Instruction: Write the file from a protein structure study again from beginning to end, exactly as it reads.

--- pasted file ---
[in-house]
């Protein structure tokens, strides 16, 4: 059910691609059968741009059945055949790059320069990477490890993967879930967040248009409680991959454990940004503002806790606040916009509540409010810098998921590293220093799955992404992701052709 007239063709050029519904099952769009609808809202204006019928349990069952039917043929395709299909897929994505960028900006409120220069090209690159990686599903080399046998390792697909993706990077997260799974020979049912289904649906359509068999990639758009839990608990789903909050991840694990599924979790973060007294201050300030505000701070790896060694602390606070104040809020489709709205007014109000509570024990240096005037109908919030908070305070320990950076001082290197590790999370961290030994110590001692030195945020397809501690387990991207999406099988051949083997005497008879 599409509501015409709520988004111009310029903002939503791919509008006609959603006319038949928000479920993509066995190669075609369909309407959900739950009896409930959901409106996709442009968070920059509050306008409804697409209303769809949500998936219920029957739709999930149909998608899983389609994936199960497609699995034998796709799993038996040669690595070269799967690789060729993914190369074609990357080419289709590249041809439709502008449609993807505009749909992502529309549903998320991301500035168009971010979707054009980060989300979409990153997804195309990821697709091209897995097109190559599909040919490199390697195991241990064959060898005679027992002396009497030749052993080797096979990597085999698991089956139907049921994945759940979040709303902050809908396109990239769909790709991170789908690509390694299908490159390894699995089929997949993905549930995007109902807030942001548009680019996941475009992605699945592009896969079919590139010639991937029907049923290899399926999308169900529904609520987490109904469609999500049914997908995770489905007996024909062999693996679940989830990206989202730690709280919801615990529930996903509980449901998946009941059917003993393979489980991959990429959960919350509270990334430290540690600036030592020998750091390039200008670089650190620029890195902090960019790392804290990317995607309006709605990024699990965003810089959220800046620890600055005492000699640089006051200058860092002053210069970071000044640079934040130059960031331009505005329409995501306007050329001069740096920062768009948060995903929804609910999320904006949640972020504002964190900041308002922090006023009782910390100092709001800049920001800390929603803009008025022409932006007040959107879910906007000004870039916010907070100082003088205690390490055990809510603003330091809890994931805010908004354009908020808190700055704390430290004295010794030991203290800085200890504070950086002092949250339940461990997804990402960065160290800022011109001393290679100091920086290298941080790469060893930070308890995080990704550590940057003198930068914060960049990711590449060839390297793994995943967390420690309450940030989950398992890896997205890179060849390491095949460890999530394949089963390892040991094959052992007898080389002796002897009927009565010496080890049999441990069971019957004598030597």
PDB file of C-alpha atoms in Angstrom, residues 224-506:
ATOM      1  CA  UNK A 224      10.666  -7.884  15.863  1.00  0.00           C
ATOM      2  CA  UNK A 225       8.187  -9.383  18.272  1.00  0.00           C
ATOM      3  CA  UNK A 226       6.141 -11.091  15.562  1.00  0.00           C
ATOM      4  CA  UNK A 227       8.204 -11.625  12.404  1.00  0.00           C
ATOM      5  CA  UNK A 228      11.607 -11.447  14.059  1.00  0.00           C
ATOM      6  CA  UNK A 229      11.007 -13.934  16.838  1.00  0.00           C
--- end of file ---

[in-house]
């Protein structure tokens, strides 16, 4: 059910691609059968741009059945055949790059320069990477490890993967879930967040248009409680991959454990940004503002806790606040916009509540409010810098998921590293220093799955992404992701052709 007239063709050029519904099952769009609808809202204006019928349990069952039917043929395709299909897929994505960028900006409120220069090209690159990686599903080399046998390792697909993706990077997260799974020979049912289904649906359509068999990639758009839990608990789903909050991840694990599924979790973060007294201050300030505000701070790896060694602390606070104040809020489709709205007014109000509570024990240096005037109908919030908070305070320990950076001082290197590790999370961290030994110590001692030195945020397809501690387990991207999406099988051949083997005497008879 599409509501015409709520988004111009310029903002939503791919509008006609959603006319038949928000479920993509066995190669075609369909309407959900739950009896409930959901409106996709442009968070920059509050306008409804697409209303769809949500998936219920029957739709999930149909998608899983389609994936199960497609699995034998796709799993038996040669690595070269799967690789060729993914190369074609990357080419289709590249041809439709502008449609993807505009749909992502529309549903998320991301500035168009971010979707054009980060989300979409990153997804195309990821697709091209897995097109190559599909040919490199390697195991241990064959060898005679027992002396009497030749052993080797096979990597085999698991089956139907049921994945759940979040709303902050809908396109990239769909790709991170789908690509390694299908490159390894699995089929997949993905549930995007109902807030942001548009680019996941475009992605699945592009896969079919590139010639991937029907049923290899399926999308169900529904609520987490109904469609999500049914997908995770489905007996024909062999693996679940989830990206989202730690709280919801615990529930996903509980449901998946009941059917003993393979489980991959990429959960919350509270990334430290540690600036030592020998750091390039200008670089650190620029890195902090960019790392804290990317995607309006709605990024699990965003810089959220800046620890600055005492000699640089006051200058860092002053210069970071000044640079934040130059960031331009505005329409995501306007050329001069740096920062768009948060995903929804609910999320904006949640972020504002964190900041308002922090006023009782910390100092709001800049920001800390929603803009008025022409932006007040959107879910906007000004870039916010907070100082003088205690390490055990809510603003330091809890994931805010908004354009908020808190700055704390430290004295010794030991203290800085200890504070950086002092949250339940461990997804990402960065160290800022011109001393290679100091920086290298941080790469060893930070308890995080990704550590940057003198930068914060960049990711590449060839390297793994995943967390420690309450940030989950398992890896997205890179060849390491095949460890999530394949089963390892040991094959052992007898080389002796002897009927009565010496080890049999441990069971019957004598030597």
PDB file of C-alpha atoms in Angstrom, residues 224-506:
ATOM      1  CA  UNK A 224      10.666  -7.884  15.863  1.00  0.00           C
ATOM      2  CA  UNK A 225       8.187  -9.383  18.272  1.00  0.00           C
ATOM      3  CA  UNK A 226       6.141 -11.091  15.562  1.00  0.00           C
ATOM      4  CA  UNK A 227       8.204 -11.625  12.404  1.00  0.00           C
ATOM      5  CA  UNK A 228      11.607 -11.447  14.059  1.00  0.00           C
ATOM      6  CA  UNK A 229      11.007 -13.934  16.838  1.00  0.00           C